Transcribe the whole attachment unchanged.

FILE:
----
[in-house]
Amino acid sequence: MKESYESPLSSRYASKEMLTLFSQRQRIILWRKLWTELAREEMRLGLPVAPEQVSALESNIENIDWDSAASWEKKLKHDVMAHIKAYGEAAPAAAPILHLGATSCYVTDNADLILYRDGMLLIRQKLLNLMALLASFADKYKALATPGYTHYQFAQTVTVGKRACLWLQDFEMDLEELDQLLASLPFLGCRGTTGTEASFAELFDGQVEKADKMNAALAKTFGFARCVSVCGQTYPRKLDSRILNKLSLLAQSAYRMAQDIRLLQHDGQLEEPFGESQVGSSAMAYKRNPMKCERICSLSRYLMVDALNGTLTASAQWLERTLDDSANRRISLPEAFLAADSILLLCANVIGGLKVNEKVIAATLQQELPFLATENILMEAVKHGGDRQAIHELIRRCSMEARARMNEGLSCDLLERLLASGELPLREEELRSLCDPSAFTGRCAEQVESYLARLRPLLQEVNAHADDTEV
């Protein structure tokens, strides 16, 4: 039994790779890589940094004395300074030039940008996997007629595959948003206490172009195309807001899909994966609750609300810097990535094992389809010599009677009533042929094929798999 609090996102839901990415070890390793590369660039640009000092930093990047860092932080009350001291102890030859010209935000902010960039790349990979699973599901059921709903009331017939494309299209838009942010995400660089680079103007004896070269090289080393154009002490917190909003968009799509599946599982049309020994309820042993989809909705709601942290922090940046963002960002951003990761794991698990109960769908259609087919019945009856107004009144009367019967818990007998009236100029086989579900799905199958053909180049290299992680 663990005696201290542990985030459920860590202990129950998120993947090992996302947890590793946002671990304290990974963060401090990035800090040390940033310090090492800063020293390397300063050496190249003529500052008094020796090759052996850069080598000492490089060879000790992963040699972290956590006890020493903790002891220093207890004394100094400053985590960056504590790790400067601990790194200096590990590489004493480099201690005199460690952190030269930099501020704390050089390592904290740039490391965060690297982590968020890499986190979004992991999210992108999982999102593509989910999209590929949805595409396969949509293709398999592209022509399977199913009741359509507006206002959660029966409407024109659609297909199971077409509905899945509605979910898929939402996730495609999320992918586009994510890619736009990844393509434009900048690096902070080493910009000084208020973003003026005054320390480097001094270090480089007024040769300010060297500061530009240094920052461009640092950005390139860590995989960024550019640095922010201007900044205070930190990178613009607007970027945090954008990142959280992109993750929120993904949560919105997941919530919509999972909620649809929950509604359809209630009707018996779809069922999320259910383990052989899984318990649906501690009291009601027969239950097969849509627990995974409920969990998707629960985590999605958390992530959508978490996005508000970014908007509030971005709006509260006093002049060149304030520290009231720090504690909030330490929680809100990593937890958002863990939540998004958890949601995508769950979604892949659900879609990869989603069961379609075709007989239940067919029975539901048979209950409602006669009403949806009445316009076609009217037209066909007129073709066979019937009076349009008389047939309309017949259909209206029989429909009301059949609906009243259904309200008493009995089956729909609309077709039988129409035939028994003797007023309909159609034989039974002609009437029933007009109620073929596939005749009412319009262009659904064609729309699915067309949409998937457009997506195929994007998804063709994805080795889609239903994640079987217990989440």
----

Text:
[in-house]
Amino acid sequence: MKESYESPLSSRYASKEMLTLFSQRQRIILWRKLWTELAREEMRLGLPVAPEQVSALESNIENIDWDSAASWEKKLKHDVMAHIKAYGEAAPAAAPILHLGATSCYVTDNADLILYRDGMLLIRQKLLNLMALLASFADKYKALATPGYTHYQFAQTVTVGKRACLWLQDFEMDLEELDQLLASLPFLGCRGTTGTEASFAELFDGQVEKADKMNAALAKTFGFARCVSVCGQTYPRKLDSRILNKLSLLAQSAYRMAQDIRLLQHDGQLEEPFGESQVGSSAMAYKRNPMKCERICSLSRYLMVDALNGTLTASAQWLERTLDDSANRRISLPEAFLAADSILLLCANVIGGLKVNEKVIAATLQQELPFLATENILMEAVKHGGDRQAIHELIRRCSMEARARMNEGLSCDLLERLLASGELPLREEELRSLCDPSAFTGRCAEQVESYLARLRPLLQEVNAHADDTEV
């Protein structure tokens, strides 16, 4: 039994790779890589940094004395300074030039940008996997007629595959948003206490172009195309807001899909994966609750609300810097990535094992389809010599009677009533042929094929798999 609090996102839901990415070890390793590369660039640009000092930093990047860092932080009350001291102890030859010209935000902010960039790349990979699973599901059921709903009331017939494309299209838009942010995400660089680079103007004896070269090289080393154009002490917190909003968009799509599946599982049309020994309820042993989809909705709601942290922090940046963002960002951003990761794991698990109960769908259609087919019945009856107004009144009367019967818990007998009236100029086989579900799905199958053909180049290299992680 663990005696201290542990985030459920860590202990129950998120993947090992996302947890590793946002671990304290990974963060401090990035800090040390940033310090090492800063020293390397300063050496190249003529500052008094020796090759052996850069080598000492490089060879000790992963040699972290956590006890020493903790002891220093207890004394100094400053985590960056504590790790400067601990790194200096590990590489004493480099201690005199460690952190030269930099501020704390050089390592904290740039490391965060690297982590968020890499986190979004992991999210992108999982999102593509989910999209590929949805595409396969949509293709398999592209022509399977199913009741359509507006206002959660029966409407024109659609297909199971077409509905899945509605979910898929939402996730495609999320992918586009994510890619736009990844393509434009900048690096902070080493910009000084208020973003003026005054320390480097001094270090480089007024040769300010060297500061530009240094920052461009640092950005390139860590995989960024550019640095922010201007900044205070930190990178613009607007970027945090954008990142959280992109993750929120993904949560919105997941919530919509999972909620649809929950509604359809209630009707018996779809069922999320259910383990052989899984318990649906501690009291009601027969239950097969849509627990995974409920969990998707629960985590999605958390992530959508978490996005508000970014908007509030971005709006509260006093002049060149304030520290009231720090504690909030330490929680809100990593937890958002863990939540998004958890949601995508769950979604892949659900879609990869989603069961379609075709007989239940067919029975539901048979209950409602006669009403949806009445316009076609009217037209066909007129073709066979019937009076349009008389047939309309017949259909209206029989429909009301059949609906009243259904309200008493009995089956729909609309077709039988129409035939028994003797007023309909159609034989039974002609009437029933007009109620073929596939005749009412319009262009659904064609729309699915067309949409998937457009997506195929994007998804063709994805080795889609239903994640079987217990989440």